Google Headed to $1000 on Short-Term Growth Drivers

Anindya is a member of The Motley Fool Blog Network -- entries represent the personal opinion of the blogger and are not formally edited.

Internet analysts at Jefferies recently raised Google’s (NASDAQ: GOOG) price target to $1,000 from $875. Several factors are playing out to the stock’s advantage, including higher cost-per-click rates on ads on mobile devices, better ad volume at YouTube, and a better stream of devices from the Motorola handset and tablet hardware division.

It's been six weeks since the company reported its fourth-quarter earnings. Since then the shares have soared almost 20%. Google has their fingers in a lot of pies such as operating systems, smartphones, tablets, and most recently wearable computing. This article focuses on Google’s two primary growth drivers -- new hardware launches and rising ad revenue.

Growth Driver 1: Google’s New Hardware Launches

Motorola’s upcoming flagship X Phone: X Phone is expected to be a Nexus style ‘pure’ Android play with deep integration Google services, a powerful camera, a 5 inch screen with a thin bezel, and broad carrier support. Given the current state of Motorola hardware sales, a phone like this could drive significant percentage sales gains (off a low base).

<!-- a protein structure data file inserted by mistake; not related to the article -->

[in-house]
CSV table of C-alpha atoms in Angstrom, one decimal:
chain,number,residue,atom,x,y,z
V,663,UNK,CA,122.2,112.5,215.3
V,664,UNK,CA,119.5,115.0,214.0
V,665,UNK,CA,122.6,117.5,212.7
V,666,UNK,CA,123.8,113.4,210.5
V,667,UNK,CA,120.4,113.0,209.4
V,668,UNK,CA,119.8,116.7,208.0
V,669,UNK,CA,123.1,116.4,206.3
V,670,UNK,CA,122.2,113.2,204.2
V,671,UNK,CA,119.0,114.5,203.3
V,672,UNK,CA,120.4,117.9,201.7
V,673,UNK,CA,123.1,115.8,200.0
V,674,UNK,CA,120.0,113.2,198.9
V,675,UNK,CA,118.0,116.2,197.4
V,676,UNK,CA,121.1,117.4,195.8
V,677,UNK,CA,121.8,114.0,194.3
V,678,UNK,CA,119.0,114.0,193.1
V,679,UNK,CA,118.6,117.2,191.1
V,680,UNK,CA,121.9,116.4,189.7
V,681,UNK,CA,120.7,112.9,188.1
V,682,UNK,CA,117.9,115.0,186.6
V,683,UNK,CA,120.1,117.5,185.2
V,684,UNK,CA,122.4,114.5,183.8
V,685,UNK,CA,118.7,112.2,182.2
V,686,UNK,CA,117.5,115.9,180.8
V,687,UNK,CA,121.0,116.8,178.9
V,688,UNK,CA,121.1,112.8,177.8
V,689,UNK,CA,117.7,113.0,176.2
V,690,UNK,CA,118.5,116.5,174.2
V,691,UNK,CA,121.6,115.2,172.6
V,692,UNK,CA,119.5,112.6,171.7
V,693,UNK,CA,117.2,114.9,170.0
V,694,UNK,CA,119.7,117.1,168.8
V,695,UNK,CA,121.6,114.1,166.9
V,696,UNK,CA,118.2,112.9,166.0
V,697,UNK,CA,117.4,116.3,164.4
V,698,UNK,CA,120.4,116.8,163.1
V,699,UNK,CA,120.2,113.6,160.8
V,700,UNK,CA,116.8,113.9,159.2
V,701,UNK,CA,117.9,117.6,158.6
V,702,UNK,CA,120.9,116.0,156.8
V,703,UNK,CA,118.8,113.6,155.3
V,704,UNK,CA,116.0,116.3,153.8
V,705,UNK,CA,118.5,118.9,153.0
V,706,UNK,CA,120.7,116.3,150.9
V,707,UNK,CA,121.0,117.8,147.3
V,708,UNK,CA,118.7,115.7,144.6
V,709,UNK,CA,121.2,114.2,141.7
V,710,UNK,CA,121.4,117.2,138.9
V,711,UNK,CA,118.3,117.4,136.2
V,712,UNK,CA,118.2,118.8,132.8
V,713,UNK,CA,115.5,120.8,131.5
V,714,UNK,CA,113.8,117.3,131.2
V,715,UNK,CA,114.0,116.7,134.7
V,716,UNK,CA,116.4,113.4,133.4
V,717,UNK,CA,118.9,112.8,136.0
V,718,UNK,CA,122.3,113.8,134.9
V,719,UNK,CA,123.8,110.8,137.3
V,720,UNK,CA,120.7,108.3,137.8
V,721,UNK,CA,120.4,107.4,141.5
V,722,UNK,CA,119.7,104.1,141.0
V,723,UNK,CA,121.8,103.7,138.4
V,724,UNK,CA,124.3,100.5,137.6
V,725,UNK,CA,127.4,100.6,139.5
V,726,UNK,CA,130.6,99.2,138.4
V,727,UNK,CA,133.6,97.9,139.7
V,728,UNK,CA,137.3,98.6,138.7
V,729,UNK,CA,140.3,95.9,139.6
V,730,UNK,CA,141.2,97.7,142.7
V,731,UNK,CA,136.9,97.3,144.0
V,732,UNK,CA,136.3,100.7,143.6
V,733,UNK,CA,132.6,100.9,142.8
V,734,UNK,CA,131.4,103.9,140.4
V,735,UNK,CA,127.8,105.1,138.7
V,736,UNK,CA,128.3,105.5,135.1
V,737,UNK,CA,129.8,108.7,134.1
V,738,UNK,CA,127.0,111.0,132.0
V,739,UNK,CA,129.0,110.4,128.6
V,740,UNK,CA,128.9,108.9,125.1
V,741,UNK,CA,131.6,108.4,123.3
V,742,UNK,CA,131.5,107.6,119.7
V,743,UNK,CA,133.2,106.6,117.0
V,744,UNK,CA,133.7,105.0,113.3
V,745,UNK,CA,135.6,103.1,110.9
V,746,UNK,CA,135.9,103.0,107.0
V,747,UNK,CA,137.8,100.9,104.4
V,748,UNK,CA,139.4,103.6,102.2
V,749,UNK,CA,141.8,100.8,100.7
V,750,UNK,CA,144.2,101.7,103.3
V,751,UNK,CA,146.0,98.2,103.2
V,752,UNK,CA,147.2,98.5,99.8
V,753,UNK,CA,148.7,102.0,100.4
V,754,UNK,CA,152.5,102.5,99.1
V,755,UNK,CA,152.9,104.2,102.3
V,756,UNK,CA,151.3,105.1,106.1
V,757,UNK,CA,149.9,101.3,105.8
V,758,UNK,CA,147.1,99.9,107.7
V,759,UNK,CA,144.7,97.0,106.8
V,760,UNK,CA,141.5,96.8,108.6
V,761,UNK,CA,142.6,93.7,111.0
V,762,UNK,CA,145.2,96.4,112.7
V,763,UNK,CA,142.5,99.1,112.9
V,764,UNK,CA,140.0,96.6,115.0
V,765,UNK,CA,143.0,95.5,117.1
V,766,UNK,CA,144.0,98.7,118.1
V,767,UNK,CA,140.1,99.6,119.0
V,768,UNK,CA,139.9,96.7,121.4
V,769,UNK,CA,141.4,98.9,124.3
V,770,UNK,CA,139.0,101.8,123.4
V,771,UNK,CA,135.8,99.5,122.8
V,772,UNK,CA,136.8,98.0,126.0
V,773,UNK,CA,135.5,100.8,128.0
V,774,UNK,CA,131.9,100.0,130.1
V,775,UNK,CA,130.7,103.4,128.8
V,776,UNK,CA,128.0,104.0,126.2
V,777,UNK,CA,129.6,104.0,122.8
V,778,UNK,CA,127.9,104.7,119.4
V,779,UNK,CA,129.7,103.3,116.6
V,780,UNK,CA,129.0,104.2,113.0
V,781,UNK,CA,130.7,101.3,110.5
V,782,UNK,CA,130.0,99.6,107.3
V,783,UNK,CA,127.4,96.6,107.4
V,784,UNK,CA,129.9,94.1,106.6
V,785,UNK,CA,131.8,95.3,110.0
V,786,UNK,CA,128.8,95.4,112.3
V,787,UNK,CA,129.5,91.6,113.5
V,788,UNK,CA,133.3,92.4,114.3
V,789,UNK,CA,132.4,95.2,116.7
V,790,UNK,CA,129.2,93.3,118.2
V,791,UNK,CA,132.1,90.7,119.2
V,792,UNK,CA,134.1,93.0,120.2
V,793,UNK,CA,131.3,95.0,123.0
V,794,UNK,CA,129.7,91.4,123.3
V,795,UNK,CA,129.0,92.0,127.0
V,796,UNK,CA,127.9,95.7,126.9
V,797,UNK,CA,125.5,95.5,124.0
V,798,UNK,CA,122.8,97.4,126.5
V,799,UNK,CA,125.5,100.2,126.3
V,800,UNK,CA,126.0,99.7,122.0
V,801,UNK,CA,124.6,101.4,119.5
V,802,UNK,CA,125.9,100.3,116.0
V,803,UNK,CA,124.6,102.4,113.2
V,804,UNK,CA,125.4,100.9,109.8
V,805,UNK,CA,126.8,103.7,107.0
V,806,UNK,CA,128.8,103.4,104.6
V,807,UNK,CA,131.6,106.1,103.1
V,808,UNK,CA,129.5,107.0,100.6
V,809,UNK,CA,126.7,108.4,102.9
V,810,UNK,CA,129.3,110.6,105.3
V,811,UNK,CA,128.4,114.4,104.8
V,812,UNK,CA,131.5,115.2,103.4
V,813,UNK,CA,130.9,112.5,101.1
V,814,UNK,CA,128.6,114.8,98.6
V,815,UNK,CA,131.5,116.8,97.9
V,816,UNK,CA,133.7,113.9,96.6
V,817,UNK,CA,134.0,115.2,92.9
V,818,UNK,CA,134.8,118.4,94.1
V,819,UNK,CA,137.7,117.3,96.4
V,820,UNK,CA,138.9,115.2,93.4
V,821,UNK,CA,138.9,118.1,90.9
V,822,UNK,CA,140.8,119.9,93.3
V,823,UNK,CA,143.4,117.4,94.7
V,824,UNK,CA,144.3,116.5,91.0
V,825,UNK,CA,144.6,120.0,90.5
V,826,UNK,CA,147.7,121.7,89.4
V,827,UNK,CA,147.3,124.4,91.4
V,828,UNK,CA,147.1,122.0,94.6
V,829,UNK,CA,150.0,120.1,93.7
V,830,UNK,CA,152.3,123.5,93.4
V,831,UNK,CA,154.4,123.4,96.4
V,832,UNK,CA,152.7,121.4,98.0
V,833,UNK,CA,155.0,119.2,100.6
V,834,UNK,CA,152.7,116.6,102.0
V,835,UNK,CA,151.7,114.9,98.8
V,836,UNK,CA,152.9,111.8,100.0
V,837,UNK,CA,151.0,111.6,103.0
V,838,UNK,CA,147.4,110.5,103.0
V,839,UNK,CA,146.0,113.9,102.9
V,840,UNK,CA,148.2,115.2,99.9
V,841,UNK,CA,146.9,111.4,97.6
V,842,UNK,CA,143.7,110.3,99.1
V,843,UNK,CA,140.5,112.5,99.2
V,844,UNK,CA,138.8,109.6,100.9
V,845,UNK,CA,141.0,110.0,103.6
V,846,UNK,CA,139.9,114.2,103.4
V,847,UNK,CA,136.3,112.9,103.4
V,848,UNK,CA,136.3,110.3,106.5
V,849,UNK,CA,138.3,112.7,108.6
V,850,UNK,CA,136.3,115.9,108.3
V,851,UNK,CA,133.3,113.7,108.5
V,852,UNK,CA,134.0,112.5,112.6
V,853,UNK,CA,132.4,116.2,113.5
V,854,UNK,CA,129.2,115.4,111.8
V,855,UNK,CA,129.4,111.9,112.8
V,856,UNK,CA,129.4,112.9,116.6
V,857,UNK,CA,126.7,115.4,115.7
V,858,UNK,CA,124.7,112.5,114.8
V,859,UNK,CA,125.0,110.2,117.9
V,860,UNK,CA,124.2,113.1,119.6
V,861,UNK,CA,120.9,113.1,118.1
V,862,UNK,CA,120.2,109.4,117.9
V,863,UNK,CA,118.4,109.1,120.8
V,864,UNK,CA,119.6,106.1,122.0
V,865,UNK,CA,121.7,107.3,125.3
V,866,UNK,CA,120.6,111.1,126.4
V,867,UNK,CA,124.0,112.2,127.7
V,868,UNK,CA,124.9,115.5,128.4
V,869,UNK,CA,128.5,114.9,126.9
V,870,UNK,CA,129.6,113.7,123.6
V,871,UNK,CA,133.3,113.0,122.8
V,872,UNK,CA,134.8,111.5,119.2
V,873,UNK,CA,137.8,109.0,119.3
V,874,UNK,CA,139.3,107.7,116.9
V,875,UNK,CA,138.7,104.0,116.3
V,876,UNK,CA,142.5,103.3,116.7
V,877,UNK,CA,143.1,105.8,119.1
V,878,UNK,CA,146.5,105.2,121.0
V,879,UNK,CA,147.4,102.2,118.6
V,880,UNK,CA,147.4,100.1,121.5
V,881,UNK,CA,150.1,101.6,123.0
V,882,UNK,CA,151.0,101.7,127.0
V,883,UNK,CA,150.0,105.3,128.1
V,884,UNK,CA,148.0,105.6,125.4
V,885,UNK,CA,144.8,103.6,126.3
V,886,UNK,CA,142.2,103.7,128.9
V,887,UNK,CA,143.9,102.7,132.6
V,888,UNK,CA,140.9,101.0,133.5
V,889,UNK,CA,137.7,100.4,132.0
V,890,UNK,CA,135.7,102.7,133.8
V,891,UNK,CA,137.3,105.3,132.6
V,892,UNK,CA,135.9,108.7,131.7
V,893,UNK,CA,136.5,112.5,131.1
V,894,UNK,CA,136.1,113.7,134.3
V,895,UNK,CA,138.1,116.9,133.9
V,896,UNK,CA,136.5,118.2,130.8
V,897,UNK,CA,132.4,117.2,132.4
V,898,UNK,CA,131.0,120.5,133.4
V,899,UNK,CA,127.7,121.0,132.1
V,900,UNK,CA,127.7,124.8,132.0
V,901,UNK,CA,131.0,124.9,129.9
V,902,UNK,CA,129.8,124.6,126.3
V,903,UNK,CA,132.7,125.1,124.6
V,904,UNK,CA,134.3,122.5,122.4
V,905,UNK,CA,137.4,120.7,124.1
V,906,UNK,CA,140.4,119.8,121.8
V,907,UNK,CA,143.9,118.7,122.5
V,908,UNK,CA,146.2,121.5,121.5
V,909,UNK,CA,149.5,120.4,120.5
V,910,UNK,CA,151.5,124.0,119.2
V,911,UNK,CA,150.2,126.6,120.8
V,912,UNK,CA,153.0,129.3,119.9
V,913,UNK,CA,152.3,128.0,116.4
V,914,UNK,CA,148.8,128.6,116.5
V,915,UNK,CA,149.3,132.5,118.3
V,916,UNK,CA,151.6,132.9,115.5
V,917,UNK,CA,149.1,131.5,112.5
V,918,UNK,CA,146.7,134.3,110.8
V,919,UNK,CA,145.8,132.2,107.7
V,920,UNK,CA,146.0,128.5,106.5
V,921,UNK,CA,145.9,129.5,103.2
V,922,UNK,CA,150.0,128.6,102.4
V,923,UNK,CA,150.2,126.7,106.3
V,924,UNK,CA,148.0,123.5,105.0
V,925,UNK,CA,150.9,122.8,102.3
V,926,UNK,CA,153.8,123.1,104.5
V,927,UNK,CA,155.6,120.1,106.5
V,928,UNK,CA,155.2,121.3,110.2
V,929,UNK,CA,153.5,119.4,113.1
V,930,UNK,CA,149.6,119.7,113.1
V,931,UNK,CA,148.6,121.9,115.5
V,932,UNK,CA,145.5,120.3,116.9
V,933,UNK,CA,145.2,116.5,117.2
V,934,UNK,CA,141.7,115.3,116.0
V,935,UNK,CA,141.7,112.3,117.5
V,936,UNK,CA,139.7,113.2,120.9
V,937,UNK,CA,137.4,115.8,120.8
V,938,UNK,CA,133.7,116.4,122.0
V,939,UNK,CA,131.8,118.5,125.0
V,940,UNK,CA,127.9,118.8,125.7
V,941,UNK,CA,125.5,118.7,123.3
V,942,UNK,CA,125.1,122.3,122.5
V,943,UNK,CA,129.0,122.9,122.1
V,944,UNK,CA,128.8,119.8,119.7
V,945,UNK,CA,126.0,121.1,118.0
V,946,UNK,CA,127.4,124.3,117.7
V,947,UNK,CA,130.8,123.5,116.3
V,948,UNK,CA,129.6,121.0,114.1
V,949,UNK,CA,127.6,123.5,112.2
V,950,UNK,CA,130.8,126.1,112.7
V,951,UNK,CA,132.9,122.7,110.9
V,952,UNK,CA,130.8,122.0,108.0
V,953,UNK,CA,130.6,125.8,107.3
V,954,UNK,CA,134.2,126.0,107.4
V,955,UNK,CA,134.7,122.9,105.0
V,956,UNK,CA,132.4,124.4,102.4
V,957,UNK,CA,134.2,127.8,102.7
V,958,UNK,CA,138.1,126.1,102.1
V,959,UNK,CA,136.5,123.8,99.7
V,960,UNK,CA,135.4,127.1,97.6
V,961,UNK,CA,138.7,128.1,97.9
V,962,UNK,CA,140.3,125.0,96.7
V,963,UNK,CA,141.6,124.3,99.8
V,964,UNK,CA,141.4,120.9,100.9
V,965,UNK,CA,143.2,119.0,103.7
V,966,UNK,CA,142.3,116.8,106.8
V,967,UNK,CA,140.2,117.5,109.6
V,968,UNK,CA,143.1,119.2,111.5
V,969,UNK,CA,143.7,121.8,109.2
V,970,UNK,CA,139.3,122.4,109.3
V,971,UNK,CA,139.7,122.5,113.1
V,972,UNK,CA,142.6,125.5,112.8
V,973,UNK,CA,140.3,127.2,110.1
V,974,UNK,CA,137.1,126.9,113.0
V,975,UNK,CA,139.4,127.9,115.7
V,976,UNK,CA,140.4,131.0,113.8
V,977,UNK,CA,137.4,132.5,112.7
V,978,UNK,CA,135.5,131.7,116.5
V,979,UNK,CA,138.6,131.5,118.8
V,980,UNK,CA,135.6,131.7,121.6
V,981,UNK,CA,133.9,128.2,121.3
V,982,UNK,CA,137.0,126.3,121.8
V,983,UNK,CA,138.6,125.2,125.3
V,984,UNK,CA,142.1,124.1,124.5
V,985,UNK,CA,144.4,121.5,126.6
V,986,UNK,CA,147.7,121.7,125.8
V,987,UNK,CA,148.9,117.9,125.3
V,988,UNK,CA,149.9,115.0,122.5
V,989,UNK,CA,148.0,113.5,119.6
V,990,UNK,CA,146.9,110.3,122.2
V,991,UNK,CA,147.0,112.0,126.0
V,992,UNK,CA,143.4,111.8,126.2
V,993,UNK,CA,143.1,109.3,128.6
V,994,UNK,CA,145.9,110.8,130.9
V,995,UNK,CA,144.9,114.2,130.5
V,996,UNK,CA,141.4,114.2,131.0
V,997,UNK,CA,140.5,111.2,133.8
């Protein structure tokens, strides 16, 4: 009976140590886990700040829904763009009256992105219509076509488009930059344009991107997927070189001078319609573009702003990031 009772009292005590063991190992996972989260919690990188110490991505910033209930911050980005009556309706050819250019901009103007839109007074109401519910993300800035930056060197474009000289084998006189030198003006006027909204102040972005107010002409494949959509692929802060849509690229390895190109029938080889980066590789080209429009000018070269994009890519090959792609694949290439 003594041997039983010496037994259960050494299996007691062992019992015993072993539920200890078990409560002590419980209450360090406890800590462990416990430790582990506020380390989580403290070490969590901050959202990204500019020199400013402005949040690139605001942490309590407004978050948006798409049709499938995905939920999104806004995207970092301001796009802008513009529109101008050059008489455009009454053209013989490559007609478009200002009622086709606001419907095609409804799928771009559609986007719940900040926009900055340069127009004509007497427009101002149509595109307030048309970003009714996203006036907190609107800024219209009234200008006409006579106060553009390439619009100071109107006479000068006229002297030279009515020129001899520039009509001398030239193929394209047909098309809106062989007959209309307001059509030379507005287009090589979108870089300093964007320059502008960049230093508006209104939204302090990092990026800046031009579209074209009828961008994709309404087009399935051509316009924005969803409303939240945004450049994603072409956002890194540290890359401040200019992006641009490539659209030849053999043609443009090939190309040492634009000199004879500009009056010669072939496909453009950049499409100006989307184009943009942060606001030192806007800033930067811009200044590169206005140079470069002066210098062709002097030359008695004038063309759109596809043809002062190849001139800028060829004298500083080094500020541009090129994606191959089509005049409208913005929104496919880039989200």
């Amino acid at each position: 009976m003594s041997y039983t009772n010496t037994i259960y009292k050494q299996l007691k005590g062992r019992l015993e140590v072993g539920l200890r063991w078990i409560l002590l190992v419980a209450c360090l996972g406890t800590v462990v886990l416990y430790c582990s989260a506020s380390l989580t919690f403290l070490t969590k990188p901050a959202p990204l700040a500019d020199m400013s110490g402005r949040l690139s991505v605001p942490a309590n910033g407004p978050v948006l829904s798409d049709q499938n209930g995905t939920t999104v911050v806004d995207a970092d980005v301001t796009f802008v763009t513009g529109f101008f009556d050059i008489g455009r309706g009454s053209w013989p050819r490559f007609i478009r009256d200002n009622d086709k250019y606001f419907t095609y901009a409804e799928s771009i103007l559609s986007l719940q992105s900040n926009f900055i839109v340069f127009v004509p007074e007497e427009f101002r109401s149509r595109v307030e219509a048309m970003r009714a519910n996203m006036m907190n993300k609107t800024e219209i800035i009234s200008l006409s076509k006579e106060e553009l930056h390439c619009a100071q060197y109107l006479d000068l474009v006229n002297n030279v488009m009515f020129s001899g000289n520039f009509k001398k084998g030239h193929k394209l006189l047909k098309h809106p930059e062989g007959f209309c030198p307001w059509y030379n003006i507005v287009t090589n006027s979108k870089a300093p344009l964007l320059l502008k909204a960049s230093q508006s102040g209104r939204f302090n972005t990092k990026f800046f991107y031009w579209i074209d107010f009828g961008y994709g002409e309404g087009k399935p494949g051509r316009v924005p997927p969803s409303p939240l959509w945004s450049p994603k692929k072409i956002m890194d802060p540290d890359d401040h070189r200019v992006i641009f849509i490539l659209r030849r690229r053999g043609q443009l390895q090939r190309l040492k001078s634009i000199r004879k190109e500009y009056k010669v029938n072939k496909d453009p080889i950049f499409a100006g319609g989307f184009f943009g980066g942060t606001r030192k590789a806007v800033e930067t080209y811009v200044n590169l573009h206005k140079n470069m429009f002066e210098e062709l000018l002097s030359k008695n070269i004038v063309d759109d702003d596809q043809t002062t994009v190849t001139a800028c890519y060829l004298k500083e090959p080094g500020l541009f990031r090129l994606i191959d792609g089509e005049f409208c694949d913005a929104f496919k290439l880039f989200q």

Launch of Chromebook Pixel: Google made an ambitious assault on the high-end laptop market by announcing the Chromebook Pixel, which features a large-format, high resolution touchscreen. The high resolution touchscreen is designed to help developers build apps and services that work seamlessly across multiple devices.

How Does Chromebook Pixel Stack Up Against Macbook Air?

Chromebook Pixel represents Google’s first foray into the high-end market segment. One of the most important features on all high-end laptops these days are their screens. Google said that it does not think in terms of market share, but a high-end laptop puts it in direct competition with Apple (NASDAQ: AAPL), particularly with the Macbook Air. Pixel offered better specifications for its price. Google said: "It will stand up well against a Macbook Air. Air doesn't have touchscreen or a high resolution screen, so with Pixel you get a lot for your money."